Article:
Tuesday, December 17, 2013

Public goods dwindle as wealth rises
Star Phoenix: 12.17.2013 by Paul Hanley

The announcement that home postal service will soon disappear comes as another warning that something is wrong with our economic model. The end of this service - long considered a basic responsibility of any government - may not be much of a problem for most of us, but will be a serious loss for the elderly or disabled.

Canada Post's announcement came alongside news of large-scale layoffs at Potash Corp, more university cutbacks, crowded public school classrooms, closures of hospital wards and the continued erosion of environmental services. The latest in a long list of environmental cutbacks saw the Department of Fisheries and Oceans dismantling one of the world's top aquatic and fisheries libraries, one of five such libraries to be eliminated due to spending cutbacks.

Established in 1973, the library held scientific records dating back to the 1880s. One scientist compared its closure and the resulting loss of intellectual property to burning the Royal Library of Alexandria.

Canada's GDP (in constant dollars) rose from $688 billion in 1980 to $1.6 trillion today. Yet as our wealth grew, public goods - commodities or services provided to all members of society without profit - dwindled. Instead of benefiting everyone, wealth is being captured by the highest income earners.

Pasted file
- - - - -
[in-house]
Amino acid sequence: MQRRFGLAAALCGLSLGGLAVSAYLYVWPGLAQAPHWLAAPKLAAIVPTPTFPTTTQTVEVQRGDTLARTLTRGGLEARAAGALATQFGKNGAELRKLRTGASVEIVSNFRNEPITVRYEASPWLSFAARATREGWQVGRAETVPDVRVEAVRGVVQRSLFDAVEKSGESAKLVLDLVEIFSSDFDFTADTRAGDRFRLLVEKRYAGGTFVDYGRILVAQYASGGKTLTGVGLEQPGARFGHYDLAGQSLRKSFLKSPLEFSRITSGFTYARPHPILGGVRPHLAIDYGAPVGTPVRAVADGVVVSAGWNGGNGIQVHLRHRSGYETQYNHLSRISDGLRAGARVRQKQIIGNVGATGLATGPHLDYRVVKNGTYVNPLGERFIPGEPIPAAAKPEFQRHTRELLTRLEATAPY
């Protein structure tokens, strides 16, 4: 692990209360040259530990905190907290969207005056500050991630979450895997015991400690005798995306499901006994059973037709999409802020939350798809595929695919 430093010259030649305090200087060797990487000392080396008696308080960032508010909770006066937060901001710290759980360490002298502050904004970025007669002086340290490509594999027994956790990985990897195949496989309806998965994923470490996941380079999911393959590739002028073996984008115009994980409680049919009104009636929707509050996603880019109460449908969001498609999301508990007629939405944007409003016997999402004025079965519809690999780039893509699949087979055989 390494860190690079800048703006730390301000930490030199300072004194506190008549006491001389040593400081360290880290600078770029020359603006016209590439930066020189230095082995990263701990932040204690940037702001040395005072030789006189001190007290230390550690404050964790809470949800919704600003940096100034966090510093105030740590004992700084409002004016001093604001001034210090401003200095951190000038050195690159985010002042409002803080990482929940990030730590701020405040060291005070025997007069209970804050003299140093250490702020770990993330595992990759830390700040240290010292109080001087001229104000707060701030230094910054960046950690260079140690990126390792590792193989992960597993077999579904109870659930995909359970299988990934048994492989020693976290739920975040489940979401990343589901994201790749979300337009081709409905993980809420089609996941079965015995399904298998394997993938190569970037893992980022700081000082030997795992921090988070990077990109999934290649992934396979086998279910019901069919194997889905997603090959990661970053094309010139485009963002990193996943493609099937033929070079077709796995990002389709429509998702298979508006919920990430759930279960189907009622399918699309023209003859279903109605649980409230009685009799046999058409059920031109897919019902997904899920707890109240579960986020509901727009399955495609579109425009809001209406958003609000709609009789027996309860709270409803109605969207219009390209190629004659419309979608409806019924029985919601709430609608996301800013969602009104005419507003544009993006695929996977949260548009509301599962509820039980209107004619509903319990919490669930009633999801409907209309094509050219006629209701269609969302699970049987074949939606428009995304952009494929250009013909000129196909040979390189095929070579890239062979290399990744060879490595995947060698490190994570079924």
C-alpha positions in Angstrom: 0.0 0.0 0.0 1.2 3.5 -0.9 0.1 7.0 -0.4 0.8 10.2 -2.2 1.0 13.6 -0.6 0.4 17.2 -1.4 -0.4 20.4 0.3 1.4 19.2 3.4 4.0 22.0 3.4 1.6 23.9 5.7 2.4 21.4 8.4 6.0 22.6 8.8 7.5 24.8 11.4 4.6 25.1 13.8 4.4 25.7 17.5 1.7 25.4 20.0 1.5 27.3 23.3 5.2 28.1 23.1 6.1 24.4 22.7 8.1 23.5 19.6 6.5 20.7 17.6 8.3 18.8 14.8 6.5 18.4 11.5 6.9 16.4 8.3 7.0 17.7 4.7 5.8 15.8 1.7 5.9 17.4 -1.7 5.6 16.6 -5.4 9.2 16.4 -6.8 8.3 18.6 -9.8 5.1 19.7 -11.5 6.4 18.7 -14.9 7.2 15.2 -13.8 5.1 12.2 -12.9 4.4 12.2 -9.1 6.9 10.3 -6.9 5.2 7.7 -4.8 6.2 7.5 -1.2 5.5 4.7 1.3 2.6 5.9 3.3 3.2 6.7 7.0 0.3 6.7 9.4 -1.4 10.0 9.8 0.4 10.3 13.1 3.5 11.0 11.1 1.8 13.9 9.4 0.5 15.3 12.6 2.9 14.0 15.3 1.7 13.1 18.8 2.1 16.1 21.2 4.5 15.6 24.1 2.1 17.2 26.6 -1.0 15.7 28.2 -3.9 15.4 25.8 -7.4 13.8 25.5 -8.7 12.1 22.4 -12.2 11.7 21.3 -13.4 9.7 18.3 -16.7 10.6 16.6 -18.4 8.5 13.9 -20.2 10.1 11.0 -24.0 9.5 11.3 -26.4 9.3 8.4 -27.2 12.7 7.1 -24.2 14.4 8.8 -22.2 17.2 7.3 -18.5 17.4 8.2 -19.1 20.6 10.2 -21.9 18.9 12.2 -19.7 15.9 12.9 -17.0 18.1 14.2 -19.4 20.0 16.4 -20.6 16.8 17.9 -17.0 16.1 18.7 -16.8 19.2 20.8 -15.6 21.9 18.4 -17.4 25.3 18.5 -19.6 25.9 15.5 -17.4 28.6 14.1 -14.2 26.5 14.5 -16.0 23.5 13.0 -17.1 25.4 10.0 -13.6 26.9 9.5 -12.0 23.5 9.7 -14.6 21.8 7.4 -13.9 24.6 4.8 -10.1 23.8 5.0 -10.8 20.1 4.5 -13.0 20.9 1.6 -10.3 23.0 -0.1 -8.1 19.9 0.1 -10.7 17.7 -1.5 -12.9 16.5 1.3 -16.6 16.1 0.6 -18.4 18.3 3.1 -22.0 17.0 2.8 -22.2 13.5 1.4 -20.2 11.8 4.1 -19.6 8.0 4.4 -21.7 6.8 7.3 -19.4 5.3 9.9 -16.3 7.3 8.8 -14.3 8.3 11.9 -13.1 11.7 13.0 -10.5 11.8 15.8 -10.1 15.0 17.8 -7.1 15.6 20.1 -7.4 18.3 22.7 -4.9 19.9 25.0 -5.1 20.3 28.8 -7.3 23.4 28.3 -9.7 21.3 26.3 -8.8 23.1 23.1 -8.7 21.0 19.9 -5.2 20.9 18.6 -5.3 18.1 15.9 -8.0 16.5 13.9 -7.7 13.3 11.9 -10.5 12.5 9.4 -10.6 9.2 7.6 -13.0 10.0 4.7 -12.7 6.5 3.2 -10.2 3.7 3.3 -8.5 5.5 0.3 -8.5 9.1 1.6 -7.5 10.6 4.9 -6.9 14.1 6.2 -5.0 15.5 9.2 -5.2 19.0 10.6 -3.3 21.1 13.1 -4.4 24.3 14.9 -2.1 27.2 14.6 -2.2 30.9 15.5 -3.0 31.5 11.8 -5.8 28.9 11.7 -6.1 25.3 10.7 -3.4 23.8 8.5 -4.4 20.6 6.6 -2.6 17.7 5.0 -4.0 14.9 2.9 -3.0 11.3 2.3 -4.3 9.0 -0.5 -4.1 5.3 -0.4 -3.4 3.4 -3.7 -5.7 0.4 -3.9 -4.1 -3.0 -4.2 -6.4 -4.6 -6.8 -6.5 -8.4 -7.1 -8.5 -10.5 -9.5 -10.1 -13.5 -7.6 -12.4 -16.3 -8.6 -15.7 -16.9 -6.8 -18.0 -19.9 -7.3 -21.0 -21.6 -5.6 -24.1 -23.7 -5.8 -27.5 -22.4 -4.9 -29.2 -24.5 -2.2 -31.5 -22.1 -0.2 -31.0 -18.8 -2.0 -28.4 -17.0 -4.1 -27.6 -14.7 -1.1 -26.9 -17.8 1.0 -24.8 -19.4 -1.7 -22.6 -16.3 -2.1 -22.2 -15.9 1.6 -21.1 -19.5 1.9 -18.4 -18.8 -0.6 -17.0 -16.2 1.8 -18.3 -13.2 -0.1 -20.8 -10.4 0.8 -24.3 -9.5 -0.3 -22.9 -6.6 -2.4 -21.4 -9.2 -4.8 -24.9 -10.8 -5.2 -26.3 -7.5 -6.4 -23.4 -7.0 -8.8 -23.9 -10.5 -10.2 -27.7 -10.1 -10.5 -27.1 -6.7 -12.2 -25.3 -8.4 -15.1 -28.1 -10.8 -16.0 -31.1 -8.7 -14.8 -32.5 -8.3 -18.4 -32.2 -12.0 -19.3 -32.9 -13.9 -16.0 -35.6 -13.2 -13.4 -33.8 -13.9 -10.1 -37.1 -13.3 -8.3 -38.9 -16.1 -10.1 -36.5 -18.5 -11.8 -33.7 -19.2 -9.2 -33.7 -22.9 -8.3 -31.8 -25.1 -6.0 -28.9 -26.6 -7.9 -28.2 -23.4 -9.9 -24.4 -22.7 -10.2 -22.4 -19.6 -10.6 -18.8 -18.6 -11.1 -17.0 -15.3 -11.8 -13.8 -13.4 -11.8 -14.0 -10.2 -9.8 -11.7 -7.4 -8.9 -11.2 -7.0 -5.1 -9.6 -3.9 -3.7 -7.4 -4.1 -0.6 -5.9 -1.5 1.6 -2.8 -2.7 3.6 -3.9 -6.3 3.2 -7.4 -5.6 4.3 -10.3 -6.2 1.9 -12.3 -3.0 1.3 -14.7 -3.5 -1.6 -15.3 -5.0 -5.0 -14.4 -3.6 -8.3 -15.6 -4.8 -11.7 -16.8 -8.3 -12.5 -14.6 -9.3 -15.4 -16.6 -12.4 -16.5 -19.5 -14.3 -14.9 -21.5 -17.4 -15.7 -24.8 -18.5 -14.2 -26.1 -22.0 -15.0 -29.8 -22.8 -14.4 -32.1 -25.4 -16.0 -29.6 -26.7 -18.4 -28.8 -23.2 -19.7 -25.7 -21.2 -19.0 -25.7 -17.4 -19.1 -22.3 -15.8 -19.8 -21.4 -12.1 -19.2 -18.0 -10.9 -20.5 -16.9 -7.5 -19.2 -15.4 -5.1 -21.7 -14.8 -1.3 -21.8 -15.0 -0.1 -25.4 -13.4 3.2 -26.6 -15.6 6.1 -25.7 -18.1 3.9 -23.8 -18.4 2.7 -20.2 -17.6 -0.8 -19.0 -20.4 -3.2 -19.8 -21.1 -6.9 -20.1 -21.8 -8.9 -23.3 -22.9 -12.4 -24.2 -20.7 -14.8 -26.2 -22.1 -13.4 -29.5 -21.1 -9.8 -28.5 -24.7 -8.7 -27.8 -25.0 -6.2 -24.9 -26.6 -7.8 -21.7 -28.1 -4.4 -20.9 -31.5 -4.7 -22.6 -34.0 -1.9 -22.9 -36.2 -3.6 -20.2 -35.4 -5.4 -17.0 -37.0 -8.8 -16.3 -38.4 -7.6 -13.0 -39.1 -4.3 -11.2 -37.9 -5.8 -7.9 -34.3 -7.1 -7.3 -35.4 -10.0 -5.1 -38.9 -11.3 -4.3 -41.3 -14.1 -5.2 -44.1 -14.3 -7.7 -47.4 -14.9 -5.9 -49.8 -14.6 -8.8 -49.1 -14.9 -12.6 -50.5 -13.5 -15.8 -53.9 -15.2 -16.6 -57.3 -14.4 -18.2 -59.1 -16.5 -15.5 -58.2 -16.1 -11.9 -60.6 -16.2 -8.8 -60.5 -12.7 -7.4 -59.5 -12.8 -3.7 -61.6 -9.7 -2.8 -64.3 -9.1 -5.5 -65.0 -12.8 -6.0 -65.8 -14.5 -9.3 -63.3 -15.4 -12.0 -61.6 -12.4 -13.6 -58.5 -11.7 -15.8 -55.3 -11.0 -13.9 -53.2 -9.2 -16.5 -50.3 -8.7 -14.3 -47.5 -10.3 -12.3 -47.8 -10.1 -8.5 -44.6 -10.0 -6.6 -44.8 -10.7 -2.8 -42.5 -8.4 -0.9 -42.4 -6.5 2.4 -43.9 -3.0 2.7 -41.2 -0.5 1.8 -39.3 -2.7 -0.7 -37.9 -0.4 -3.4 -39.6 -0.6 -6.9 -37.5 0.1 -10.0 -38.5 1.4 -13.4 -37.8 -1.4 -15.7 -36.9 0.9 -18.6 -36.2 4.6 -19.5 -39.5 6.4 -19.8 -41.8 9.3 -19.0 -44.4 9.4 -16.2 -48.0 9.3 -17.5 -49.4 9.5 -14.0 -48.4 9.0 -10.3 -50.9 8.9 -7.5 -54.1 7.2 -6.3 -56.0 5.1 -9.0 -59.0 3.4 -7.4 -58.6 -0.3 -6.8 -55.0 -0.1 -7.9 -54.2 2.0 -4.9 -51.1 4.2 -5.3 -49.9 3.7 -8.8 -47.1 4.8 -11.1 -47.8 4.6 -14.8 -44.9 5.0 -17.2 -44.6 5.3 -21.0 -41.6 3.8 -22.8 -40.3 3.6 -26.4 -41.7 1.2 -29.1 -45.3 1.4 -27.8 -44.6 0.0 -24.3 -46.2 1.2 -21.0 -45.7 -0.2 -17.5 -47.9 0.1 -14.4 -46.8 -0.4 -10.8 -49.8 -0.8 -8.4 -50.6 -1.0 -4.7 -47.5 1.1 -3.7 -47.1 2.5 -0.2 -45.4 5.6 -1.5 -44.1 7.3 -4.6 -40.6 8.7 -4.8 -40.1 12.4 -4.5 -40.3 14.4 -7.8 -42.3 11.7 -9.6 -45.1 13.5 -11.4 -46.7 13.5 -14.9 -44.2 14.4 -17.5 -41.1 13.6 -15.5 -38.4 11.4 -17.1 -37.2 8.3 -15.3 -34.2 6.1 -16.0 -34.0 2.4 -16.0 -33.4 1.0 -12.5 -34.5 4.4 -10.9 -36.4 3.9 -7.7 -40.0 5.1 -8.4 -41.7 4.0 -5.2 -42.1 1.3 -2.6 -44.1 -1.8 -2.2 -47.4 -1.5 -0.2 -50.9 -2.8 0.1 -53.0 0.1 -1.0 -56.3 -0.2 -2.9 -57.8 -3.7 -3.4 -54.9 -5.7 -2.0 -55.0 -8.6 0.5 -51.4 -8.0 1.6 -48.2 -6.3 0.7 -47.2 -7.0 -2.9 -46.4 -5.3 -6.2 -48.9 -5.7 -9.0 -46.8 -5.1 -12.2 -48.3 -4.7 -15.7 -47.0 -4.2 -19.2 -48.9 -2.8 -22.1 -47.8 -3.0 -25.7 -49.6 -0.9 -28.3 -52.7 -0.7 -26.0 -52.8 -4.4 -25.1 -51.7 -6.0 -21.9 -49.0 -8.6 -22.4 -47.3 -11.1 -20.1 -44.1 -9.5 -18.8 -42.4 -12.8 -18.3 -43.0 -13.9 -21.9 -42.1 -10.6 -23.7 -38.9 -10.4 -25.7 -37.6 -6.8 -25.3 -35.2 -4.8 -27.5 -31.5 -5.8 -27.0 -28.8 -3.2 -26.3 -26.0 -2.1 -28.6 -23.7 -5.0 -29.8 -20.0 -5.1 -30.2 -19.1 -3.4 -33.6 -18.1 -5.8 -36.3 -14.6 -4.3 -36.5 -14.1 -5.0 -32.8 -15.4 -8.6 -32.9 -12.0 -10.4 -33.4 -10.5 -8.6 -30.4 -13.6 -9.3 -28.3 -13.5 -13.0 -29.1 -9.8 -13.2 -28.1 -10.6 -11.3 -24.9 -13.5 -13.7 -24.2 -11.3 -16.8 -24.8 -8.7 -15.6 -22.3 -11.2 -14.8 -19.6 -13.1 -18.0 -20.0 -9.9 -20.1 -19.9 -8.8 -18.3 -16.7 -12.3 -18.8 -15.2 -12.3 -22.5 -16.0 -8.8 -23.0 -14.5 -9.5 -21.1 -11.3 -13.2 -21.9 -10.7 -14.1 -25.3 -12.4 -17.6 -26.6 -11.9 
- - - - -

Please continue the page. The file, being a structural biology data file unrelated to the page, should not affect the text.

The decline of public services like mail delivery, schools, libraries and environmental protection occurs as more and more of the benefits from the liquidation of publicly-owned non-renewable resources like oil and potash are making their way into the hands of the wealthy. Canada and Saskatchewan are becoming increasingly unequal societies.

Social inequality was very high prior to the Second World War. After the war, progressive taxation and surging unionization ensured that wealth was more broadly shared. But since 1980, business-friendly economic and social policies have replaced the Keynesian welfare regime and inequality has skyrocketed. Somehow, the elites were able to convince the average person these changes were in their interest. Over subsequent decades, the gap between the richest Canadians and the rest has grown faster here than in all but one other OECD country, the United States. The richest one per cent earned 10.6 per cent of Canada's income in 2012, up sharply from 7.1 per cent in 1982. The concentration of wealth in this country is also rising: The top 20 per cent now control 70 per cent of net worth. READ MORE !

No comments: